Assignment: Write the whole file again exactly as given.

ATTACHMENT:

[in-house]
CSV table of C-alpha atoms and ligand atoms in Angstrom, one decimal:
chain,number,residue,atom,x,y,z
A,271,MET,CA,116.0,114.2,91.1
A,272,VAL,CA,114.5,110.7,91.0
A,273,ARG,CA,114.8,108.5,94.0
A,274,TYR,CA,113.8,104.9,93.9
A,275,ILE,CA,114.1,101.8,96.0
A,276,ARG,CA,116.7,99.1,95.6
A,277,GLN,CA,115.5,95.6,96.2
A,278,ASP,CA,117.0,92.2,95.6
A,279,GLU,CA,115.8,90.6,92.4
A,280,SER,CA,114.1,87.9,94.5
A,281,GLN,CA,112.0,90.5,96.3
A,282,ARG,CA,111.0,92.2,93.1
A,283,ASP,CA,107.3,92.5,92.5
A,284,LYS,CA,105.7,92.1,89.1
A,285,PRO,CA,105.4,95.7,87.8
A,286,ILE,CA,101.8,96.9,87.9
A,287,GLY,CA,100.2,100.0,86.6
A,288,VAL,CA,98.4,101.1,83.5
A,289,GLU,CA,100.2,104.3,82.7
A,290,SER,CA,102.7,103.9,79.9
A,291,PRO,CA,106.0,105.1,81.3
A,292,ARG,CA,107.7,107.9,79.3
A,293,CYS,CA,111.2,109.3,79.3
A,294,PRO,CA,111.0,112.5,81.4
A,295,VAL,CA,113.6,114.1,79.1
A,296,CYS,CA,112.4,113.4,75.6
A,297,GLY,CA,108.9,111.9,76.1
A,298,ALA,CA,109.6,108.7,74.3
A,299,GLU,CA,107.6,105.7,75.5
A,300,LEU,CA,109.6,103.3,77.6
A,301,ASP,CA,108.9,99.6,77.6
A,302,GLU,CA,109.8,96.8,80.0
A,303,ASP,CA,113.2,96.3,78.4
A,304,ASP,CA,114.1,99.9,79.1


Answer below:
[in-house]
CSV table of C-alpha atoms and ligand atoms in Angstrom, one decimal:
chain,number,residue,atom,x,y,z
A,271,MET,CA,116.0,114.2,91.1
A,272,VAL,CA,114.5,110.7,91.0
A,273,ARG,CA,114.8,108.5,94.0
A,274,TYR,CA,113.8,104.9,93.9
A,275,ILE,CA,114.1,101.8,96.0
A,276,ARG,CA,116.7,99.1,95.6
A,277,GLN,CA,115.5,95.6,96.2
A,278,ASP,CA,117.0,92.2,95.6
A,279,GLU,CA,115.8,90.6,92.4
A,280,SER,CA,114.1,87.9,94.5
A,281,GLN,CA,112.0,90.5,96.3
A,282,ARG,CA,111.0,92.2,93.1
A,283,ASP,CA,107.3,92.5,92.5
A,284,LYS,CA,105.7,92.1,89.1
A,285,PRO,CA,105.4,95.7,87.8
A,286,ILE,CA,101.8,96.9,87.9
A,287,GLY,CA,100.2,100.0,86.6
A,288,VAL,CA,98.4,101.1,83.5
A,289,GLU,CA,100.2,104.3,82.7
A,290,SER,CA,102.7,103.9,79.9
A,291,PRO,CA,106.0,105.1,81.3
A,292,ARG,CA,107.7,107.9,79.3
A,293,CYS,CA,111.2,109.3,79.3
A,294,PRO,CA,111.0,112.5,81.4
A,295,VAL,CA,113.6,114.1,79.1
A,296,CYS,CA,112.4,113.4,75.6
A,297,GLY,CA,108.9,111.9,76.1
A,298,ALA,CA,109.6,108.7,74.3
A,299,GLU,CA,107.6,105.7,75.5
A,300,LEU,CA,109.6,103.3,77.6
A,301,ASP,CA,108.9,99.6,77.6
A,302,GLU,CA,109.8,96.8,80.0
A,303,ASP,CA,113.2,96.3,78.4
A,304,ASP,CA,114.1,99.9,79.1